Thoracic back pain occurs in the upper back, often between the shoulder blades. Thoracic back pain causes are usually minor in nature; typically, correcting posture can reverse this issue. A lot of stress on the body is contained in the shoulders, especially in a sedentary job that is spent sitting for hours on end. Over the years, a correlation has been found between thoracic back pain and sedentary desk jobs; now that many people work at computers all day, this type of back pain is becoming more common.
Back pain is usually associated with aging, but most degenerative back disorders are based in the lumbar (lower back) and cervical area (neck); they rarely occur in the thoracic spine. Getting up from a desk every hour to stretch and walk around can help to ease and prevent further back pain, but if this solution does not help, other treatments may be necessary.
The thoracic back consists of twelve vertebrae, named T1 through T12; these bones are located directly behind the chest and connect to the rib cage. Because all these bones are responsible for protecting vital organs, injuries must be treated immediately. Although thoracic back pain is not a common complaint because many people carry their back discomfort in their lower spines, this type of back pain should not be ignored, especially if a specific injury caused the pain. Elderly people with osteoporosis or low bone density can suffer fractures in this area, and even athletes who overexert themselves can fracture this area.
The thoracic back area is usually not as vulnerable to degenerative conditions as the lumbar and cervical areas. Typically, the thoracic back pain causes can be pinpointed, such as sitting, sleeping, or standing in an uncomfortable position for too long or placing strain on the back through strenuous exercise. Because this area of the spine is not as flexible as other parts of the back, it is not usually as susceptible to injury as the neck and lower back. Also, degenerative disk diseases are rare in the thoracic vertebrae; only about 1 percent of disk herniations, for example, occur in the thoracic spine.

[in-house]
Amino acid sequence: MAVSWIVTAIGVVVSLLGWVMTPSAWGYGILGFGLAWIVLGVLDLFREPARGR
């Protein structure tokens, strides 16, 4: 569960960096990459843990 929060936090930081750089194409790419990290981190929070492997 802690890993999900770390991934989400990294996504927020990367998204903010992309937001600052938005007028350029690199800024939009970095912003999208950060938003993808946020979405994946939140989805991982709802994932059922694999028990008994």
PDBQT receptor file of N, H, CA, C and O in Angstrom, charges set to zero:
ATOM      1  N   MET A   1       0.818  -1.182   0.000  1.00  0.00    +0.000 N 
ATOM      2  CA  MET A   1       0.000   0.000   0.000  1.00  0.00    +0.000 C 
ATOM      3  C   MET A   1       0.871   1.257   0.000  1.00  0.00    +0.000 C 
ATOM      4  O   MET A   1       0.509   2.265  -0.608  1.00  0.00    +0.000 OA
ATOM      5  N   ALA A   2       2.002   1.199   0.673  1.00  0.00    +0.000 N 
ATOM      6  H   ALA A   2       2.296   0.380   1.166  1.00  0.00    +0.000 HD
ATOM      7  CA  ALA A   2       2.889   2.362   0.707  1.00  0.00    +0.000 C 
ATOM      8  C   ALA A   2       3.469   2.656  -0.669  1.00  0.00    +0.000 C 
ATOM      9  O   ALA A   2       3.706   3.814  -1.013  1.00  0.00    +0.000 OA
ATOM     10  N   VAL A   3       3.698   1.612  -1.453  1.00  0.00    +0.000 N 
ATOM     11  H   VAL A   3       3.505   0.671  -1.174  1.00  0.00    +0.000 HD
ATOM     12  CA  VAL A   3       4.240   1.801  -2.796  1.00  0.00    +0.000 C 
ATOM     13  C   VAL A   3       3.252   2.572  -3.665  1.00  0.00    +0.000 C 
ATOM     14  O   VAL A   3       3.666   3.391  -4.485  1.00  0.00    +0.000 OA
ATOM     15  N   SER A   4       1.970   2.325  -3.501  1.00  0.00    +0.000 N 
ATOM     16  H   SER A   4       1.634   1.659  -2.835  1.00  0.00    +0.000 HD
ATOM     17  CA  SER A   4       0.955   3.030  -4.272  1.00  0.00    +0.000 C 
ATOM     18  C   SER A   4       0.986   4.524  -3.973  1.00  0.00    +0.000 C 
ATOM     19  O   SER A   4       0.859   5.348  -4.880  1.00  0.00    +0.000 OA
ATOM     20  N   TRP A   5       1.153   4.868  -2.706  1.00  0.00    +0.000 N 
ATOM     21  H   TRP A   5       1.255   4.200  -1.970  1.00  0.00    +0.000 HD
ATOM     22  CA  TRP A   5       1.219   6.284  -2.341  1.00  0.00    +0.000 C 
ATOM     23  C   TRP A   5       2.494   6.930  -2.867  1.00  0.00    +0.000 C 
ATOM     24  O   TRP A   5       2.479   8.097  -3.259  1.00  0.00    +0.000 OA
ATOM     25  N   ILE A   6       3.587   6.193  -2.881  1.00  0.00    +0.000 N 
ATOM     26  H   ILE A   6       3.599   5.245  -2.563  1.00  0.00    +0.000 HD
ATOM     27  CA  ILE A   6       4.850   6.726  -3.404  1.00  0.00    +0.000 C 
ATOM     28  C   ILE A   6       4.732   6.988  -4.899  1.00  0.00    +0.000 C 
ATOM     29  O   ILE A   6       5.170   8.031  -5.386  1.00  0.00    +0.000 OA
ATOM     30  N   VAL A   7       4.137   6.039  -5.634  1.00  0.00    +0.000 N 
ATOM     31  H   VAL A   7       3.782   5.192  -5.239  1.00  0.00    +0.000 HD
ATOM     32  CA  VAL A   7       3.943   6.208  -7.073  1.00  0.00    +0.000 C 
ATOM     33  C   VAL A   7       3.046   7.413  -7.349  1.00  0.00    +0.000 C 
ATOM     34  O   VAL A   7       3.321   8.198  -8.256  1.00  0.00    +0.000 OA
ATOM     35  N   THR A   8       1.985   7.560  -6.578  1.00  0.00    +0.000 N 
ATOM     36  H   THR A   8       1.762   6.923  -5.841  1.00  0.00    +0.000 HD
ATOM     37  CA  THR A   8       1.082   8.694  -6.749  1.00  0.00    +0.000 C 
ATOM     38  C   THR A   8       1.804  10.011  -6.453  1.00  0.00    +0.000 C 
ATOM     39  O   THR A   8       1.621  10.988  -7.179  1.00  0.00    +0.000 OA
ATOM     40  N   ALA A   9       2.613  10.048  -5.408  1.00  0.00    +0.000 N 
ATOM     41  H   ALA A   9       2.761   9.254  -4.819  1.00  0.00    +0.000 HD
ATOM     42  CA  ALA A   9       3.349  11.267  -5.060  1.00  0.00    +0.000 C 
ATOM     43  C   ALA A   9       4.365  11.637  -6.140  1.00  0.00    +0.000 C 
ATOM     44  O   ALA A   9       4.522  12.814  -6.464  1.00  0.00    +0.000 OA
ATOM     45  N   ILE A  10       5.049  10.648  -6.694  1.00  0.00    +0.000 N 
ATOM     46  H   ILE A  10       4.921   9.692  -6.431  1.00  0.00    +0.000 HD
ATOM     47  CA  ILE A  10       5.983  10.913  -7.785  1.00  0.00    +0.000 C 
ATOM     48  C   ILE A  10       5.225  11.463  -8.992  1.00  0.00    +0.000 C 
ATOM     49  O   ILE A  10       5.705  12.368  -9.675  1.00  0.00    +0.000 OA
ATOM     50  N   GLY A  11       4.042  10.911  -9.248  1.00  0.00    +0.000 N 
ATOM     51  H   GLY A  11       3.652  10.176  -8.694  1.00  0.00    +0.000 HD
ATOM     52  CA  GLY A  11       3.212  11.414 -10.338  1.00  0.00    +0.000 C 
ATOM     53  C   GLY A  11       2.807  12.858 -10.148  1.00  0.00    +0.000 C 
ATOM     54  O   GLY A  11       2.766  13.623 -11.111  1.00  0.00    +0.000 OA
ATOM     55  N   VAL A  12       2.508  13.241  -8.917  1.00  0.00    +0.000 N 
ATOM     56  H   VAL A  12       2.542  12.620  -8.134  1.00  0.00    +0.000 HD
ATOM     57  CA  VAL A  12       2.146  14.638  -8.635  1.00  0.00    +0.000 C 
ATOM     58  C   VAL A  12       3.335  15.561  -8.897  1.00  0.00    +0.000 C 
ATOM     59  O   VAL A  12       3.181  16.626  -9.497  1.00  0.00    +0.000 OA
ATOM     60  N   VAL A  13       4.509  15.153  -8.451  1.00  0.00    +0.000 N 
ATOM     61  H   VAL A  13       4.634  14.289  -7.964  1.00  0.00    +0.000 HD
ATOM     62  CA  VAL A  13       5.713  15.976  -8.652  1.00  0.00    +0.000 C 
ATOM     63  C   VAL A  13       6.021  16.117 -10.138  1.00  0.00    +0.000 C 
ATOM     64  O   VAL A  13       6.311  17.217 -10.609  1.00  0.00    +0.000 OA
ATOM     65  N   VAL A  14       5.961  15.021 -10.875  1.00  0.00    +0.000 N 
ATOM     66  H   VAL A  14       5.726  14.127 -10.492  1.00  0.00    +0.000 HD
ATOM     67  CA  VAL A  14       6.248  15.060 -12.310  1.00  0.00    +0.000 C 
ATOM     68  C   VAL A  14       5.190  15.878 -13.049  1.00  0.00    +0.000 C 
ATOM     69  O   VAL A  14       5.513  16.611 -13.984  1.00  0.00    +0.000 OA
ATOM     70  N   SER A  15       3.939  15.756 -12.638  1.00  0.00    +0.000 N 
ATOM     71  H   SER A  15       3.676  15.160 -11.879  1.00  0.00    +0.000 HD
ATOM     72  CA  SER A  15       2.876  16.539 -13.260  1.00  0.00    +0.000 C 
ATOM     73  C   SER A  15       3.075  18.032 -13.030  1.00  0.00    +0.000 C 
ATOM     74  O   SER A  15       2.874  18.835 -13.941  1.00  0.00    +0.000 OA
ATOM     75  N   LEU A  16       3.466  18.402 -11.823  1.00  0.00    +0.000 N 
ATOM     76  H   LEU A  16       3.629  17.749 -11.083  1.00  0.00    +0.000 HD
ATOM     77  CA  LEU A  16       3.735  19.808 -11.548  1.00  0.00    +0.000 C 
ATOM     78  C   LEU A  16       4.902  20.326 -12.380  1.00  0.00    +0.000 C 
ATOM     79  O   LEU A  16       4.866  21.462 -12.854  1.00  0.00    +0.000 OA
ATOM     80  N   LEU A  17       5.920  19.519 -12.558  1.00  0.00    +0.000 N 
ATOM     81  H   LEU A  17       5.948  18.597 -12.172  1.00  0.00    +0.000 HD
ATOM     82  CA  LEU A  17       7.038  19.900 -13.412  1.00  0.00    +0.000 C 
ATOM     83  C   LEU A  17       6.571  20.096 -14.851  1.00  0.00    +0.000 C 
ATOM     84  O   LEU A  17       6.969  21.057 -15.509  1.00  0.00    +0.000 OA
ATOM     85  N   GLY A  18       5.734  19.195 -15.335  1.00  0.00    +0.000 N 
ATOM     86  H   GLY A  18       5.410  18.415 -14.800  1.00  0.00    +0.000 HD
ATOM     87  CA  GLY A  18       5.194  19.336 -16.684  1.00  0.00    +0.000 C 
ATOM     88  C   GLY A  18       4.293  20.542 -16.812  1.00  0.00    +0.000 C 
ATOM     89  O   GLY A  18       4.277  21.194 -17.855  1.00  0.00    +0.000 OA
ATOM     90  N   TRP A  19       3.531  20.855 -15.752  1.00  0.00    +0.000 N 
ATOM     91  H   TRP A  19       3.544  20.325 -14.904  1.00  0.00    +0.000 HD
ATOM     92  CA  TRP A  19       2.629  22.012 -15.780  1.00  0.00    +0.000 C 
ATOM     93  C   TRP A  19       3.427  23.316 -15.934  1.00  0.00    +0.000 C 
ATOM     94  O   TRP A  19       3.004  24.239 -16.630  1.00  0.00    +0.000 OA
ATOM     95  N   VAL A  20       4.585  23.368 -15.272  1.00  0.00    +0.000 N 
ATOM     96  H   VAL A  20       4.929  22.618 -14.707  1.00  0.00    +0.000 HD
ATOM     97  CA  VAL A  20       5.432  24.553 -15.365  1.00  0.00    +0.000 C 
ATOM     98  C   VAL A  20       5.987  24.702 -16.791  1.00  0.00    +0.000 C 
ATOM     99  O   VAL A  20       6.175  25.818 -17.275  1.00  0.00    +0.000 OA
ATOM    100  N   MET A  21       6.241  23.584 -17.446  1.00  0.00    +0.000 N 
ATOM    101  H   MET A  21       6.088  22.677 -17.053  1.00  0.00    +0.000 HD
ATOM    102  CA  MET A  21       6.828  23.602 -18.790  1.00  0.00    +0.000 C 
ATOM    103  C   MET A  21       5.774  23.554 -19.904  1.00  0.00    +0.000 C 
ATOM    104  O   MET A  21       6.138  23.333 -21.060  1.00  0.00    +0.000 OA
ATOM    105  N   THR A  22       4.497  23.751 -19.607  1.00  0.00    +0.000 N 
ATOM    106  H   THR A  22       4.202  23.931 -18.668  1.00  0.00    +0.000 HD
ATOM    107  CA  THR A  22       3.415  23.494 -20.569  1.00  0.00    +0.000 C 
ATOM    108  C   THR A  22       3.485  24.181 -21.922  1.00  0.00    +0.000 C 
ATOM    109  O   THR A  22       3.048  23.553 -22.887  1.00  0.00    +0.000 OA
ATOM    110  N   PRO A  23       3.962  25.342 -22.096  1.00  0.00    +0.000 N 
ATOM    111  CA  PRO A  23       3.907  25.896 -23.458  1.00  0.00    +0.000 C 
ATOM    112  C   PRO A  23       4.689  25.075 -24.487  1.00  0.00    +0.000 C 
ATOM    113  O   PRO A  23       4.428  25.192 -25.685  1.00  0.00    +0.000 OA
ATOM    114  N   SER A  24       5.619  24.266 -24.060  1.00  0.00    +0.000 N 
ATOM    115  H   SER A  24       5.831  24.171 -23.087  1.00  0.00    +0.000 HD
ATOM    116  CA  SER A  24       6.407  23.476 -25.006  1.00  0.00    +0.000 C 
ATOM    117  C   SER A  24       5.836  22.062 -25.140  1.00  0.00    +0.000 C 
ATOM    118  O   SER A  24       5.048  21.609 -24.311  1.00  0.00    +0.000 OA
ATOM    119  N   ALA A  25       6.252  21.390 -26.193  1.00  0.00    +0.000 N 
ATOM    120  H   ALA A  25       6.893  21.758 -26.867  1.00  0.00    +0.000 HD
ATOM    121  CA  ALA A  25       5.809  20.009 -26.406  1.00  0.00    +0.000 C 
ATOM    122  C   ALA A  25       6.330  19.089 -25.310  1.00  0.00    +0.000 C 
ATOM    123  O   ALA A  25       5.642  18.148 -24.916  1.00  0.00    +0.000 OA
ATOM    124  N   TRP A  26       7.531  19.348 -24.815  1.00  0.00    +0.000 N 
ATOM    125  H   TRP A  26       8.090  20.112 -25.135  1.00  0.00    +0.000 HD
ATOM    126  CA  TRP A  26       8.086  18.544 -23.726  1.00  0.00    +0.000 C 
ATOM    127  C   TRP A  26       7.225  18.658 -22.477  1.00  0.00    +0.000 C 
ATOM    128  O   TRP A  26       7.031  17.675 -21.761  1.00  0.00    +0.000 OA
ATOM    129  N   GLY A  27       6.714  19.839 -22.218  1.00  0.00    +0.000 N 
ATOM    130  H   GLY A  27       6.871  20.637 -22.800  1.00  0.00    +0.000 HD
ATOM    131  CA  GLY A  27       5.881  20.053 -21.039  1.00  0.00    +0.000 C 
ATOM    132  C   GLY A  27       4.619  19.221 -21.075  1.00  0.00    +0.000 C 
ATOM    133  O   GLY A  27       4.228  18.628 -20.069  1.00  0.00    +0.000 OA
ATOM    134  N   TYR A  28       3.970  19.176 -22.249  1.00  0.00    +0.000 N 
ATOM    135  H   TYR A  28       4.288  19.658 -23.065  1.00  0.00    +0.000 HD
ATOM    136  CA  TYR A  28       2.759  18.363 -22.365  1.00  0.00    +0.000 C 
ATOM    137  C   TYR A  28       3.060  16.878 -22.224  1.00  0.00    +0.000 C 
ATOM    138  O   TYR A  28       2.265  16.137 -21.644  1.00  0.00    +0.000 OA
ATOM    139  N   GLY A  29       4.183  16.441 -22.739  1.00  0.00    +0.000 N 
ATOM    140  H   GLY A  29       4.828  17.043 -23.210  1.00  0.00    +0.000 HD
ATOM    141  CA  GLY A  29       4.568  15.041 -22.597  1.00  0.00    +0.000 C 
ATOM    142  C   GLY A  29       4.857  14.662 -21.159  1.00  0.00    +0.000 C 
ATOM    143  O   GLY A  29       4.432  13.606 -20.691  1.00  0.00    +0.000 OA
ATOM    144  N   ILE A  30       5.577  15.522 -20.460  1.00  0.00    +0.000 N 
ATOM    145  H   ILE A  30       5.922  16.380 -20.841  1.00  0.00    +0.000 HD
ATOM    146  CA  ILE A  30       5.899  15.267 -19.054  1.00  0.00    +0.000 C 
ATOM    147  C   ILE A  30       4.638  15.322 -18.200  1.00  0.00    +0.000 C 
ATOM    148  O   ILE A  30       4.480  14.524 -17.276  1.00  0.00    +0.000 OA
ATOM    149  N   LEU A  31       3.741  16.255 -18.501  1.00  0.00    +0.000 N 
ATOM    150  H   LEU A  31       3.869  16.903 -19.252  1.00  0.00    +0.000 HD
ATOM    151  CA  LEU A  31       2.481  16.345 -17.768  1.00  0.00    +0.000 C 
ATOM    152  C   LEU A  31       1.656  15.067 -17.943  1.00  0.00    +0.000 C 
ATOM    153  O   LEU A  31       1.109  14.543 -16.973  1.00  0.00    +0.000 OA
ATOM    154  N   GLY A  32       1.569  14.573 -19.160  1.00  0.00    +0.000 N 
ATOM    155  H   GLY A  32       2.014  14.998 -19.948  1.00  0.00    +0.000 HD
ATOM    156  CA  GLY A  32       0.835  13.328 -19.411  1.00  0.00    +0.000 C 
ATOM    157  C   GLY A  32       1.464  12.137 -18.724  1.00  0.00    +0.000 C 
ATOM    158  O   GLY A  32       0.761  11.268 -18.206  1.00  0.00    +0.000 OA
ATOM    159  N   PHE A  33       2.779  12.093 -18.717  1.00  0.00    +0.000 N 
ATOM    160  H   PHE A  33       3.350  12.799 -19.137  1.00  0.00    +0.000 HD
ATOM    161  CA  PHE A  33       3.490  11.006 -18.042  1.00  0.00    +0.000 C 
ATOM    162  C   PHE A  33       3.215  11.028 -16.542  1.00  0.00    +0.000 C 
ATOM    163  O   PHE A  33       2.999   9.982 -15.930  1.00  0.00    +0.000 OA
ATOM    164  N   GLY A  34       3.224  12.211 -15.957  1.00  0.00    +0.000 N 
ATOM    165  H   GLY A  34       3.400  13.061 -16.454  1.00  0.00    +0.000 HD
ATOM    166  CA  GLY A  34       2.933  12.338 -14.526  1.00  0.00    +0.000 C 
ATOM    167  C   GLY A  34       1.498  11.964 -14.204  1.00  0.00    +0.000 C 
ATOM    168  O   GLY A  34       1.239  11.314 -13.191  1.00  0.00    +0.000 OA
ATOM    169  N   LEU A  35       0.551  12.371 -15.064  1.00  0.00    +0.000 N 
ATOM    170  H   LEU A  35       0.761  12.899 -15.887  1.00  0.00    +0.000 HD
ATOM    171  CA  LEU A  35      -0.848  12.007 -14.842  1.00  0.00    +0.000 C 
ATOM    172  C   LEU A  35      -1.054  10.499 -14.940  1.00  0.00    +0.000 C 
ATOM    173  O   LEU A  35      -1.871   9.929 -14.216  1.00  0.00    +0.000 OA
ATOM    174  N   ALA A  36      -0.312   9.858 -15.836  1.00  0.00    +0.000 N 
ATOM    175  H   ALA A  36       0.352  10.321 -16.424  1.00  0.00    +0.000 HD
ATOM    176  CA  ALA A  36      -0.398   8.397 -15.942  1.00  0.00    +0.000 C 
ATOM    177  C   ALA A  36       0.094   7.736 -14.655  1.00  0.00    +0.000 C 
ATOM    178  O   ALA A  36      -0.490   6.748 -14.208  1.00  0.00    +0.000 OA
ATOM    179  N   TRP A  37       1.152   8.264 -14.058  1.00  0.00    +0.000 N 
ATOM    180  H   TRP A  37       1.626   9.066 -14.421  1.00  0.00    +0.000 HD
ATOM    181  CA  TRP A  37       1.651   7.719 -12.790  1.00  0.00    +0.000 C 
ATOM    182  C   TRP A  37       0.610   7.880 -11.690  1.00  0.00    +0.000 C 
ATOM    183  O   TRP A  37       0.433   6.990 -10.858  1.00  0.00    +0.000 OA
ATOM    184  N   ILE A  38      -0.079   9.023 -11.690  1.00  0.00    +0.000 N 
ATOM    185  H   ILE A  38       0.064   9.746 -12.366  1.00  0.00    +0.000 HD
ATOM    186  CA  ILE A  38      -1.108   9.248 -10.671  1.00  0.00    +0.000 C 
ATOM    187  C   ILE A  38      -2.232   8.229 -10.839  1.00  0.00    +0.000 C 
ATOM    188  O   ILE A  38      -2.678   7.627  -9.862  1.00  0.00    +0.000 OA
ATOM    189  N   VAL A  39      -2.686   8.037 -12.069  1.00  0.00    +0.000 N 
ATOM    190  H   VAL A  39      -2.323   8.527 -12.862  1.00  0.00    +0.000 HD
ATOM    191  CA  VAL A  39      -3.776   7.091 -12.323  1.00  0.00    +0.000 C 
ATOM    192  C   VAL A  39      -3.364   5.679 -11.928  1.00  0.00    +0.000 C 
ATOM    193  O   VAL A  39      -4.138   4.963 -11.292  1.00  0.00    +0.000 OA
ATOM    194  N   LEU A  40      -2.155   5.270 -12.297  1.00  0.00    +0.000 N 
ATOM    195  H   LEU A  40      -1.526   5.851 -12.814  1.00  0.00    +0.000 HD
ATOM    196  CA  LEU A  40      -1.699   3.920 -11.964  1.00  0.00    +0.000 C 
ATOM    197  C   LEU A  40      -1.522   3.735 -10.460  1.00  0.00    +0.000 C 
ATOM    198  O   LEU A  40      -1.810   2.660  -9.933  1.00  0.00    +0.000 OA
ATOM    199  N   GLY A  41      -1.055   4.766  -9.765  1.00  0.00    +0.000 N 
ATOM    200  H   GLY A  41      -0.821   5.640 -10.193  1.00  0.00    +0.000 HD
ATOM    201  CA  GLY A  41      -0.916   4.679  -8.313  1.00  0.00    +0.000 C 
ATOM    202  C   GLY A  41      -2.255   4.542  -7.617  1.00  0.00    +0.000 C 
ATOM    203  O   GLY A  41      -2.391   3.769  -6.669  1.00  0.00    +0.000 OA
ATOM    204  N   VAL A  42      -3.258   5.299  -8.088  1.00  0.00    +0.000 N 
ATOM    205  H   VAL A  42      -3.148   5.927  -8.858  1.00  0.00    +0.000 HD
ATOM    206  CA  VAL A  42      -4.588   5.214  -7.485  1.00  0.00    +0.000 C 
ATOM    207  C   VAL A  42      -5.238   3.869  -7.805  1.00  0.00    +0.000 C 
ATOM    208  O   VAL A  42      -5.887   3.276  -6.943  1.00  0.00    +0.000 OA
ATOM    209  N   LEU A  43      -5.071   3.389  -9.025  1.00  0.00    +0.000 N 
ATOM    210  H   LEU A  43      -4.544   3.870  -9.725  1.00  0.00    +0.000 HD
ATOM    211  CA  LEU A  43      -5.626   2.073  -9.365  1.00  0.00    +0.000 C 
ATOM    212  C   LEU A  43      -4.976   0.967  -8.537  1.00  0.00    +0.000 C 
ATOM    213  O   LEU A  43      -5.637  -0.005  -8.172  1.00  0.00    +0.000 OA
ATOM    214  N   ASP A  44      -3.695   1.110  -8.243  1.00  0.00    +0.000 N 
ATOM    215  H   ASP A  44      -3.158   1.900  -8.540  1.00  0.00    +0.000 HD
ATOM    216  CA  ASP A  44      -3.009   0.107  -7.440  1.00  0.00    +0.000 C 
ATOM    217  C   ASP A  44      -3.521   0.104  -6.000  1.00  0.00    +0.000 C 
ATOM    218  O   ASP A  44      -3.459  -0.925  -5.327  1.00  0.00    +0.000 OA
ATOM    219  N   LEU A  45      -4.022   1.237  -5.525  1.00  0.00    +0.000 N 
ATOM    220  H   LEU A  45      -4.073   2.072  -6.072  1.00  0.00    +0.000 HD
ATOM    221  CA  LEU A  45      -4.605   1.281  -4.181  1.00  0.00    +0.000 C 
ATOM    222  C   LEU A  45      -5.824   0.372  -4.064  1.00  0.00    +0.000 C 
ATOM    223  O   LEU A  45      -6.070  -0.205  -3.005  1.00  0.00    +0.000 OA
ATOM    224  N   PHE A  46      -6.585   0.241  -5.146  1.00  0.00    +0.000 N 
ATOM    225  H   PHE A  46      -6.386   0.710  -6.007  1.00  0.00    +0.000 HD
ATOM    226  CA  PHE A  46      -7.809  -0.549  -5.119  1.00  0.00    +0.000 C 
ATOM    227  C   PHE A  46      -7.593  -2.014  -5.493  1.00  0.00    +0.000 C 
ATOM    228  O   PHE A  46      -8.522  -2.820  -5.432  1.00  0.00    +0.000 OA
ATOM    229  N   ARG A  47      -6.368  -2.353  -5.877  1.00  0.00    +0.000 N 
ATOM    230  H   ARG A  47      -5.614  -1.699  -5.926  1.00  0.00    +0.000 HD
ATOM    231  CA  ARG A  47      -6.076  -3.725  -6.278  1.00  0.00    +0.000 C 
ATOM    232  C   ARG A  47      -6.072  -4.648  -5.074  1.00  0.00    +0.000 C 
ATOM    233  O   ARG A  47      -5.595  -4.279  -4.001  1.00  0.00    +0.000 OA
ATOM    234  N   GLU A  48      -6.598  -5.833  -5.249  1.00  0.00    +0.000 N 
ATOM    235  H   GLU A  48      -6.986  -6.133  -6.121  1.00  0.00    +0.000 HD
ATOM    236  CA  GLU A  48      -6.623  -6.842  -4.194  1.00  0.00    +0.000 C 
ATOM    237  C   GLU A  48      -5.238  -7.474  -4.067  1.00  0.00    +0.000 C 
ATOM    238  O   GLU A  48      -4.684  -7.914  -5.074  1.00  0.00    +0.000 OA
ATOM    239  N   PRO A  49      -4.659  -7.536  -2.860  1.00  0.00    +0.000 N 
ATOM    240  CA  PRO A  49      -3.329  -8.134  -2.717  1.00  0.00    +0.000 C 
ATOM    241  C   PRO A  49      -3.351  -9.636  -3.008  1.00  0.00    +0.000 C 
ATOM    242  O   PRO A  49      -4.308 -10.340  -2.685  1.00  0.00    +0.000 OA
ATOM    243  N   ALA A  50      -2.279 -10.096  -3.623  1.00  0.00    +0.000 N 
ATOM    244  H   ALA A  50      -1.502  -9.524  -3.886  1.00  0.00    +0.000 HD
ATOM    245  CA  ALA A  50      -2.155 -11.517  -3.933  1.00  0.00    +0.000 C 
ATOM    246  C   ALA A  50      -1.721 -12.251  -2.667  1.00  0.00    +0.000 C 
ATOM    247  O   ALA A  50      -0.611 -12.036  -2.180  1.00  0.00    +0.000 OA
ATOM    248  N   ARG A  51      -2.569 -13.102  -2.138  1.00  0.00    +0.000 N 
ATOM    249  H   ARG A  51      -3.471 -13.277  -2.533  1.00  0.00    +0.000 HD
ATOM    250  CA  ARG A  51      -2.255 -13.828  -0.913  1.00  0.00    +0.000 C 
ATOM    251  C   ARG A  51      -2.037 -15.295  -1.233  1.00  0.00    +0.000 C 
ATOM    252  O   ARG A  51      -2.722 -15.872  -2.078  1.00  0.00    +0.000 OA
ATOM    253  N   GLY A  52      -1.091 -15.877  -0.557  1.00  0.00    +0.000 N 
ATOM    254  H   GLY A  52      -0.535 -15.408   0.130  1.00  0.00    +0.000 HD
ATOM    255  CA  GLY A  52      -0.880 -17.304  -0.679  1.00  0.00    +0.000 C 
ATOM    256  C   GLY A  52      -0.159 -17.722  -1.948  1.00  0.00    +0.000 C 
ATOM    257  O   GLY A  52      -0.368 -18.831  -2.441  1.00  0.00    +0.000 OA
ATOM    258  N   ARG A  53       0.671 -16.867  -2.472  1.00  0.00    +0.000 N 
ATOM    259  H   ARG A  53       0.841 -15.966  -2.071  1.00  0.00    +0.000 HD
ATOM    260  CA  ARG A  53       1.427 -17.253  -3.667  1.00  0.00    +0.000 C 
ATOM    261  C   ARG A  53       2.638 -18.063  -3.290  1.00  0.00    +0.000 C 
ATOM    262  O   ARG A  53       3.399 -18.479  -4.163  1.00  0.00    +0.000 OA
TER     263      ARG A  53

When injury or trauma does occur in the thoracic spine, it sometimes does not set in until the day after the injury has occurred. Car wrecks are a common issue with thoracic back pain causes and whiplash, and many times if a person in a wreck feels well enough at the scene to walk away, they might decline to be seen at a hospital. Anyone who is involved in a car wreck should be checked at a hospital in case of trauma, as the effects might not fully set in for a day or two. The pain from other injuries, such as heavy lifting while moving, might also set in over a couple of days.
Any type of back pain that persists despite home remedies should be examined by a doctor. Although back injuries are not common in the thoracic spine due to its lack of mobility, pain in this area can signal something serious. Back pain can affect anyone, but for those who suffer from it constantly, there are many treatments, including anti-inflammatory medications, physical therapy, and surgery, which is only used in extreme cases.
Written By: Updated: July 12,2011